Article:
The Things They Carried Character: HENRY DOBBINS
O’Brien recalls another man in Alpha Company, Henry Dobbins, as being highly drawn to sentimentality. Dobbins carried his girlfriend’s pantyhose around his neck, but not out of a sexual predilection. For Dobbins, the pantyhose were a talisman, a good-luck charm, something that made him feel protected.
O’Brien recalls Dobbins as being more drawn to the idea of being nice to people as a minister rather than grappling with any weighty theological considerations, remembering Dobbins saying, “All you can do is be nice. Treat them decent, you know?”
The Things They Carried Character: NORMAN BOWKER
A significant The Things They Carried character is Norman Bowker.
After the war, a soldier from Alpha Company named Norman Bowker returns to his hometown in Iowa. He is unable to find a meaningful use for his life after the war, and spends his days and nights wistfully driving his car along the lake in his town, remembering friends lost and a life gone by. He thinks about his best friend from high school who drowned in the same lake and about his teenage sweetheart, Sally Kramer, who is now married.
He imagines conversations that he’d like to have with all the people in his life, but never actually does. He fantasizes about visiting Sally and impressing her with his war-taught skill of being able to tell time without looking at a clock. He is haunted by the Silver Star medal for uncommon valor that he almost won in Vietnam, but never did. His life has become a series of regrets, unfulfilled promises, and dreams unrealized.
O’Brien tells us that Norman Bowker shared this story with him in 1975, three years before Bowker hanged himself in the locker room of a YMCA. He had sent O’Brien a long, rambling, and disjointed letter in which he shared his thoughts on life after Vietnam; his resentment toward “patriotic idiots” who knew nothing about what the war was actually like; and his feeling that he had actually died back in the shit field all those years ago, rendering his life after that moment a mere addendum or epilogue to his story.
The Things They Carried Character: RAT KILEY
O’Brien reflects on two separate occasions in which he was hit by gunfire in Vietnam. The first time was when Rat Kiley was still with the company. As a skilled medic, Kiley had been able to successfully apply a compress, stop the bleeding, and get O’Brien to an emergency evacuation helicopter. O’Brien even recalls Rat Kiley almost hugging him as he was being helped into the chopper. After a short hospital stay, O’Brien returned to the company in the field.
When he returned, however, he discovered that Kiley was no longer with the unit, having suffered his own gunshot wound and transferred to a hospital in Japan. What really happened, however, was much more disturbing. Kiley had, in fact, suffered a mental breakdown, believing that the insects in the jungle were personally out to get him. He had begun compulsively scratching himself, eventually covering himself in scabs and open sores. The strain of his job as a medic, having to constantly attend to the dead and dying, had finally pushed him past his limits. In desperation, Kiley shot himself in the foot to get out of active combat duty, although Cross told Kiley that he would present it as an accident to the military authorities.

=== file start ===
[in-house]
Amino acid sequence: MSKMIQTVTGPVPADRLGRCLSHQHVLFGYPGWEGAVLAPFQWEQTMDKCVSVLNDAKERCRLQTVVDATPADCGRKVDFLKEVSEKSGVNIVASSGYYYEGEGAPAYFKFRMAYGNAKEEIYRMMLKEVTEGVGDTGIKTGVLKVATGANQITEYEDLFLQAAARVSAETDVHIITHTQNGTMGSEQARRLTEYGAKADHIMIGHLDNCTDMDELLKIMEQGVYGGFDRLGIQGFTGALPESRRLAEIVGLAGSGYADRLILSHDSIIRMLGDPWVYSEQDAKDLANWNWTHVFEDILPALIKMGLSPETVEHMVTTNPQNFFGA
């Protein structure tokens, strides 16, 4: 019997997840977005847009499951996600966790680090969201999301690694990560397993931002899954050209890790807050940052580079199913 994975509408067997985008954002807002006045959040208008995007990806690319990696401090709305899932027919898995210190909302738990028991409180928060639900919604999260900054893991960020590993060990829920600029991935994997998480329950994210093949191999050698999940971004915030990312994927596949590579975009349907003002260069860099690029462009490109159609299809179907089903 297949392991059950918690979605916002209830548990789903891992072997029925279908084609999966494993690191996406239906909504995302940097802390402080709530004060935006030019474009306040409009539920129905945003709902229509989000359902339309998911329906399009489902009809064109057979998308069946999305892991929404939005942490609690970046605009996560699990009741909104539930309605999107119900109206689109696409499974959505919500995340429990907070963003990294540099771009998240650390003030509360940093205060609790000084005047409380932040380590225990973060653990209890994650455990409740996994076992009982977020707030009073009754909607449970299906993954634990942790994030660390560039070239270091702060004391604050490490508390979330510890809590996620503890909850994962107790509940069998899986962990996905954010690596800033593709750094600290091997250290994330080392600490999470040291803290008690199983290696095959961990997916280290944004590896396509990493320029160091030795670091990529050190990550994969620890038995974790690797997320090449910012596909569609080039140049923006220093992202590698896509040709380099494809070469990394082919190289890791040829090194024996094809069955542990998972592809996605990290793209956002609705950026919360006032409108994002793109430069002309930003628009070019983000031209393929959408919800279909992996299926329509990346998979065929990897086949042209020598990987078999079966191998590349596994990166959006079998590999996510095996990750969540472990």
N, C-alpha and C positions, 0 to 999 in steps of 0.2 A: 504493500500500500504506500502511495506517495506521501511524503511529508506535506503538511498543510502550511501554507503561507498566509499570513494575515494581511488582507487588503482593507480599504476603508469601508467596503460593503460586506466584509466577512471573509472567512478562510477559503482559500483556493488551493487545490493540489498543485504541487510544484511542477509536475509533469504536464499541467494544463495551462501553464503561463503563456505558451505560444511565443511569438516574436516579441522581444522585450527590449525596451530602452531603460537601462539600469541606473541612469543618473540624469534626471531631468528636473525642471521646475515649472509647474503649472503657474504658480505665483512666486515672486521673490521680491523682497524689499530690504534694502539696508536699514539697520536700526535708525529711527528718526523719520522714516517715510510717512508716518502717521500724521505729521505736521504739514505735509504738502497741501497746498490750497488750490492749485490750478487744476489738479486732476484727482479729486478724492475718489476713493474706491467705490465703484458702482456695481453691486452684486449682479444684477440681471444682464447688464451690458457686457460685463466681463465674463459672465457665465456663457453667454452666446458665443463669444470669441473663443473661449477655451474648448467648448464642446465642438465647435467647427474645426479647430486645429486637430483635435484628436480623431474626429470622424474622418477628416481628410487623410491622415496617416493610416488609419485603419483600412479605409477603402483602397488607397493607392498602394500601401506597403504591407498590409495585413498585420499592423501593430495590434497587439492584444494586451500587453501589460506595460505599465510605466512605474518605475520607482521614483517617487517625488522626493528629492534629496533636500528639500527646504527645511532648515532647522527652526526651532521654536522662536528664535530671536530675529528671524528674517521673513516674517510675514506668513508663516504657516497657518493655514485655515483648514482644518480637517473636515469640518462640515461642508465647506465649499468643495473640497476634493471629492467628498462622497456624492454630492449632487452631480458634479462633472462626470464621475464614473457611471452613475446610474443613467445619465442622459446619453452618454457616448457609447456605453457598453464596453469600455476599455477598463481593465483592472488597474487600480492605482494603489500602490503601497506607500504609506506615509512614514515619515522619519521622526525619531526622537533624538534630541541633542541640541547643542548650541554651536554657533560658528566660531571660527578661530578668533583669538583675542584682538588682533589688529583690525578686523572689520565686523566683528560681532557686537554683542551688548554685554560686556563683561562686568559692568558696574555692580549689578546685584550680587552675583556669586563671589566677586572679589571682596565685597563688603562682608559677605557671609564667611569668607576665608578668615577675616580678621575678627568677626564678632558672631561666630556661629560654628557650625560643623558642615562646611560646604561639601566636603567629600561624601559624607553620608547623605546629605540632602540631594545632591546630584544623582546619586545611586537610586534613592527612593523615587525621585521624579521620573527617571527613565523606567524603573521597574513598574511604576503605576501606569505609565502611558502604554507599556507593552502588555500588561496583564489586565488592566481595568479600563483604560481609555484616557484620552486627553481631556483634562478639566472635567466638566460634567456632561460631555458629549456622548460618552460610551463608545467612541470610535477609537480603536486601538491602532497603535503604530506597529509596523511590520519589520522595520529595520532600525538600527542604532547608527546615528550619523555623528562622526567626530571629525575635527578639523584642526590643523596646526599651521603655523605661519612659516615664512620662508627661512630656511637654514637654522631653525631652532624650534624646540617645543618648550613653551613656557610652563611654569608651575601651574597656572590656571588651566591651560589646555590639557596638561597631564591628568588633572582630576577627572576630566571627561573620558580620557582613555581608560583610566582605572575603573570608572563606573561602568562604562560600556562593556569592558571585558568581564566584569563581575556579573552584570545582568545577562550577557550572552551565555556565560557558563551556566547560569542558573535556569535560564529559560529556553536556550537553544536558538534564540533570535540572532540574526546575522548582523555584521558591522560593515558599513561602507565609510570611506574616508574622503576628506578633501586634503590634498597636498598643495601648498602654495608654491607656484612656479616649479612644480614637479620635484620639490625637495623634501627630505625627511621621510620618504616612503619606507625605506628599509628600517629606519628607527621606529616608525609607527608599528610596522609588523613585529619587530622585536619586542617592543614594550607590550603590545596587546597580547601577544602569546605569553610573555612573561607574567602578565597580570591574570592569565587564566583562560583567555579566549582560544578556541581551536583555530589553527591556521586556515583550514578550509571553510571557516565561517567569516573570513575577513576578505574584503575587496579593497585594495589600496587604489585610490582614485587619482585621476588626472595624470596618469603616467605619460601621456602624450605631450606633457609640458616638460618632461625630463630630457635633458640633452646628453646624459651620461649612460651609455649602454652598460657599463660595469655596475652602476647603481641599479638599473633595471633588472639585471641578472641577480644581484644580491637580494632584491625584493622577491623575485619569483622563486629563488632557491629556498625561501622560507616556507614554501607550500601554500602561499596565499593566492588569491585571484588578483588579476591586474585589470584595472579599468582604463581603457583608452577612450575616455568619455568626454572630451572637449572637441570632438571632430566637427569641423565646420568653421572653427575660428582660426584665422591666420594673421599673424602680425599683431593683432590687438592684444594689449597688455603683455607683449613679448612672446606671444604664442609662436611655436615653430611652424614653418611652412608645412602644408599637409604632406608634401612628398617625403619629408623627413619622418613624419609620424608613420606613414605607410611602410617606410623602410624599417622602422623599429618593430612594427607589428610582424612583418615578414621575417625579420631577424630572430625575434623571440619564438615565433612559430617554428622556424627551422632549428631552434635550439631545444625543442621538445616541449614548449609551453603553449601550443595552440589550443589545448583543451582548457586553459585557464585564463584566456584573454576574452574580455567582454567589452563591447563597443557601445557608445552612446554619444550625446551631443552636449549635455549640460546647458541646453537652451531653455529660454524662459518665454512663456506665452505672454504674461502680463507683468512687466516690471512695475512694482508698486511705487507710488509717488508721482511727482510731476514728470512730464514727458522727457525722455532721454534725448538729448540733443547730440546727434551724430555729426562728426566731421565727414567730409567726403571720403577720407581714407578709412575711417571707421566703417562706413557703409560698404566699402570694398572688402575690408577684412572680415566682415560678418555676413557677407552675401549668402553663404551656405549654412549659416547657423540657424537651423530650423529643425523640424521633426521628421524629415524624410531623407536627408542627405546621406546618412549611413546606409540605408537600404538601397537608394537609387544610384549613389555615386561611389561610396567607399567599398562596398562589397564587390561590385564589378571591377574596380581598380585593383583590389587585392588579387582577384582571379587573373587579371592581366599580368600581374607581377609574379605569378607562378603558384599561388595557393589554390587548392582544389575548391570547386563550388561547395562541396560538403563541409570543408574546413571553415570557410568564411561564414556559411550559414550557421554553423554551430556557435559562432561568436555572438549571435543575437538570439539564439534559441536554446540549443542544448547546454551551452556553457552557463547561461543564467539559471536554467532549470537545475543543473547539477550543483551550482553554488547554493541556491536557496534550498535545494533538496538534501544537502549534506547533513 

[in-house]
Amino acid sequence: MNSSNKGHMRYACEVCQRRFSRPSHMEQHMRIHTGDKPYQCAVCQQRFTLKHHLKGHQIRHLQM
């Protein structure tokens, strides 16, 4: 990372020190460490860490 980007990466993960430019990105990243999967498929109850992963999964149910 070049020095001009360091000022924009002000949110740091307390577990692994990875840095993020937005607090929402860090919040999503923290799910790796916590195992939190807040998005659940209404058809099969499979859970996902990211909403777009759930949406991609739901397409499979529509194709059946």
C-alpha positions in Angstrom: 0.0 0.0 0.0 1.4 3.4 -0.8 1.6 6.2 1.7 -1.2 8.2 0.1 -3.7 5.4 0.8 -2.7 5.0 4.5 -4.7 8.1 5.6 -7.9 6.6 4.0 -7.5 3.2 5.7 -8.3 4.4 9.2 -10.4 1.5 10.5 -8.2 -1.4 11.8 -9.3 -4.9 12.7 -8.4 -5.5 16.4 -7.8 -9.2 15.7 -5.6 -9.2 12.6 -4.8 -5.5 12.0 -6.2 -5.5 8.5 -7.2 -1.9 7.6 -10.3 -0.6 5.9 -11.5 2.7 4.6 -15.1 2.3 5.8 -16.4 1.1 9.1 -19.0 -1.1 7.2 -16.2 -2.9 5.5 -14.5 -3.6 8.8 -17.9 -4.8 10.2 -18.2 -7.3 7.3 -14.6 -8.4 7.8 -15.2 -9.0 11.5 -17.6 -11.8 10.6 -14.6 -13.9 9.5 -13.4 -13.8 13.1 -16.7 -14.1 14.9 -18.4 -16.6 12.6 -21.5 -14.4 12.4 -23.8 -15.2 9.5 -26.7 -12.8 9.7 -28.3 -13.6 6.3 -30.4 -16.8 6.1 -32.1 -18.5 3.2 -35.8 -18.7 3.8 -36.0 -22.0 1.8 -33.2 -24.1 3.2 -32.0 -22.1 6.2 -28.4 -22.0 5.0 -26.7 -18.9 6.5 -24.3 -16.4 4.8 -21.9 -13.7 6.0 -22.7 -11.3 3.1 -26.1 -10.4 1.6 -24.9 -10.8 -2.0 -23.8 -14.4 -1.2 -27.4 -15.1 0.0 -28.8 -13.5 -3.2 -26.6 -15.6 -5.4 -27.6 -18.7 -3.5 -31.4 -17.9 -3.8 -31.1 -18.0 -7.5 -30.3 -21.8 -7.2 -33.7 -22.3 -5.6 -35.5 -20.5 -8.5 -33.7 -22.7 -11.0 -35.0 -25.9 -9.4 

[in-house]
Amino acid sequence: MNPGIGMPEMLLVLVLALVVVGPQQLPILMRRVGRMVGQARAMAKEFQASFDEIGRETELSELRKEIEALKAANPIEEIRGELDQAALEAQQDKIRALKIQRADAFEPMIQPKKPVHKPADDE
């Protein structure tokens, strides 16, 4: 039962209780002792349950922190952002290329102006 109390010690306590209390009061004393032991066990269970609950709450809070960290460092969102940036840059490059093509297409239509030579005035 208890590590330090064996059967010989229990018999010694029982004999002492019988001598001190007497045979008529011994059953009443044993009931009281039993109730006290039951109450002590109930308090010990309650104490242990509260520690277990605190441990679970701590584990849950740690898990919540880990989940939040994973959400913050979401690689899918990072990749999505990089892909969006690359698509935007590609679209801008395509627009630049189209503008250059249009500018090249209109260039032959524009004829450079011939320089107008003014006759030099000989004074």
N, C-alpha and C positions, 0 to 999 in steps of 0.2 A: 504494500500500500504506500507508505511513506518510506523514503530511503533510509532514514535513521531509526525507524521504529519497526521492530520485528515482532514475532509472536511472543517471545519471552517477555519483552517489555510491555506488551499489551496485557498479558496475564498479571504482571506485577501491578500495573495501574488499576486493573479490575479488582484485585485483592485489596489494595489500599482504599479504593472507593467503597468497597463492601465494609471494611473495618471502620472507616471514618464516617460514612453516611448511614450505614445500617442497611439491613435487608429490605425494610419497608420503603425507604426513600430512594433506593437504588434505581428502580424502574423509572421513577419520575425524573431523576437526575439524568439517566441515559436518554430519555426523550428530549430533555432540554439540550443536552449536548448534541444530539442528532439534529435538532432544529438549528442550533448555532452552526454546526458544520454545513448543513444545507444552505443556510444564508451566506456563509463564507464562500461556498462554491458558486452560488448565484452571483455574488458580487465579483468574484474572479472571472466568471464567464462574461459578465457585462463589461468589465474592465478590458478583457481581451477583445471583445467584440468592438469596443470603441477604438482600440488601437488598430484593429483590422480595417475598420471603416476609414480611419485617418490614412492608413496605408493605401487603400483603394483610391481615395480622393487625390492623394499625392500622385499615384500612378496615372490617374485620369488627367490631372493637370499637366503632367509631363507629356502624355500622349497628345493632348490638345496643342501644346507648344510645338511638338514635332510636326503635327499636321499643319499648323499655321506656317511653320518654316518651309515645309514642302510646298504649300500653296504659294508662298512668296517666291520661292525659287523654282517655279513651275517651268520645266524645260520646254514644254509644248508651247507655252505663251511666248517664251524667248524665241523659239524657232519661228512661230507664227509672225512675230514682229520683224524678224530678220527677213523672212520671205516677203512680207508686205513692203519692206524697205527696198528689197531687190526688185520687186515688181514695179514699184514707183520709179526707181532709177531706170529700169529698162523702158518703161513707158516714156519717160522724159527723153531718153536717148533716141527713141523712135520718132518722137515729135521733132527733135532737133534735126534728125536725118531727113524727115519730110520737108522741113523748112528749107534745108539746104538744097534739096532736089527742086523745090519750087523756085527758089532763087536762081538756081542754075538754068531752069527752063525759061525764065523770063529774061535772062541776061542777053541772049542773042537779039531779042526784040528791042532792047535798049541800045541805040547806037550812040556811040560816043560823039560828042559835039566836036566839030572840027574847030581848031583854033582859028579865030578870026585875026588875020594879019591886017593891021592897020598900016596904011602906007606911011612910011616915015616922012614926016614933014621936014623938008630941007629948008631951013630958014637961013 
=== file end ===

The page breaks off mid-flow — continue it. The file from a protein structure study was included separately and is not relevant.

The Things They Carried Character: TED LAVENDER
One of the men under Cross’s command, Ted Lavender, is shot in the head and killed while the company is stationed outside a small village. His death comes entirely out of the blue, without warning. By this point, the burden of war has hardened the men—death is no longer (at least outwardly) a cause for shock or displays of grief. They coldly and unemotionally observe how Lavender’s body hit the ground. They note that his death was un-dramatic and oddly mundane—in their words, “the poor bastard just flat-fuck fell. Boom. Down. Nothing else.” Of the 17 men—now 16—only Rat Kiley shows any shock as he repeatedly remarks, as if in shock, “The guy’s dead.”
The Things They Carried Character: AZAR
Soldier Azar is one of the most unlikeable The Things They Carried characters. He seems to genuinely relish the most ghoulish aspects of Vietnam and takes pleasure in watching the pain and suffering of others.
O’Brien decided to psychologically torment Jorgenson and turned to the darkly cruel Azar for help. They chose a night when they knew Jorgenson had been selected to pull night guard duty as their moment to strike, knowing how ghostly and terrifying nights in Vietnam could be, when one’s mind tended to run wild with the worst fears imaginable. All of the potential horrors of war could be projected onto the blackness of the night. O’Brien and Azar knew that Jorgenson would be at his most psychologically vulnerable when he was alone in the dark.